And surely ye’ll be your pint-stowp,     
            And surely I’ll be mine;     
          And we’ll tak a cup o’ kindness yet     
            For auld lang syne!

          For auld lang syne, my dear,     
            For auld lang syne,     
         We’ll tak a cup o’ kindness yet     
            For auld lang syne.

Algy and his friends wish you all a very, very Happy New Year xxx

[Algy is of course quoting the lyrics of Auld Lang Syne by Robert Burns, in its original Scots language version.]

Today – just one day after her Diamond Wedding Anniversary – one of Algy’s oldest friends celebrates her 85th birthday. So despite the brisk wind which made his hair stand quite on end, Algy went in search of some bonnie heather, to bring her luck and wish her a very Happy Birthday xx

He also sang a song for her, Ca’ the Yowes to the Knowes, by Robert Burns. The chorus goes like this:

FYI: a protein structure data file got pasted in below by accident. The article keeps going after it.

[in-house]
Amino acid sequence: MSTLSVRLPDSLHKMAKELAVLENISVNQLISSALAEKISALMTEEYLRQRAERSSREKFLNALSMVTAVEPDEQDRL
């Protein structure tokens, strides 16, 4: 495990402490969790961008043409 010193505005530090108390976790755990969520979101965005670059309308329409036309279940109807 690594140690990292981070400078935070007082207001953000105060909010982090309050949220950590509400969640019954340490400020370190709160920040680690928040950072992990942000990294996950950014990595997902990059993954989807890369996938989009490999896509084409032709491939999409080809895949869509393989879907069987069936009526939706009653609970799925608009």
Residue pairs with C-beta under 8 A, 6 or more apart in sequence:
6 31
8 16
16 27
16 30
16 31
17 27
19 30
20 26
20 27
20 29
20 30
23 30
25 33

Ca’ the yowes to the knowes,
           Ca’ them where the heather grows
           Ca’ them where the burnie rows,
                My bonnie dearie.

If you like traditional Scottish music, listen to this version sung by the contemporary Scottish folk singer Andy M. Stewart.

{Note: Burns wrote in Scots, the language of the Scottish lowlands.}

On Burns Night, Algy gazed at Ben Nevis across the upper reaches of Loch Linnhe and thought of all those people in far away places whose hearts are in the Highlands but who are not able to be here.

Listen to this beautiful traditional version of Robert Burns’ song My Heart’s in the Highlands performed by Shona Donaldson and Katie Mackenzie.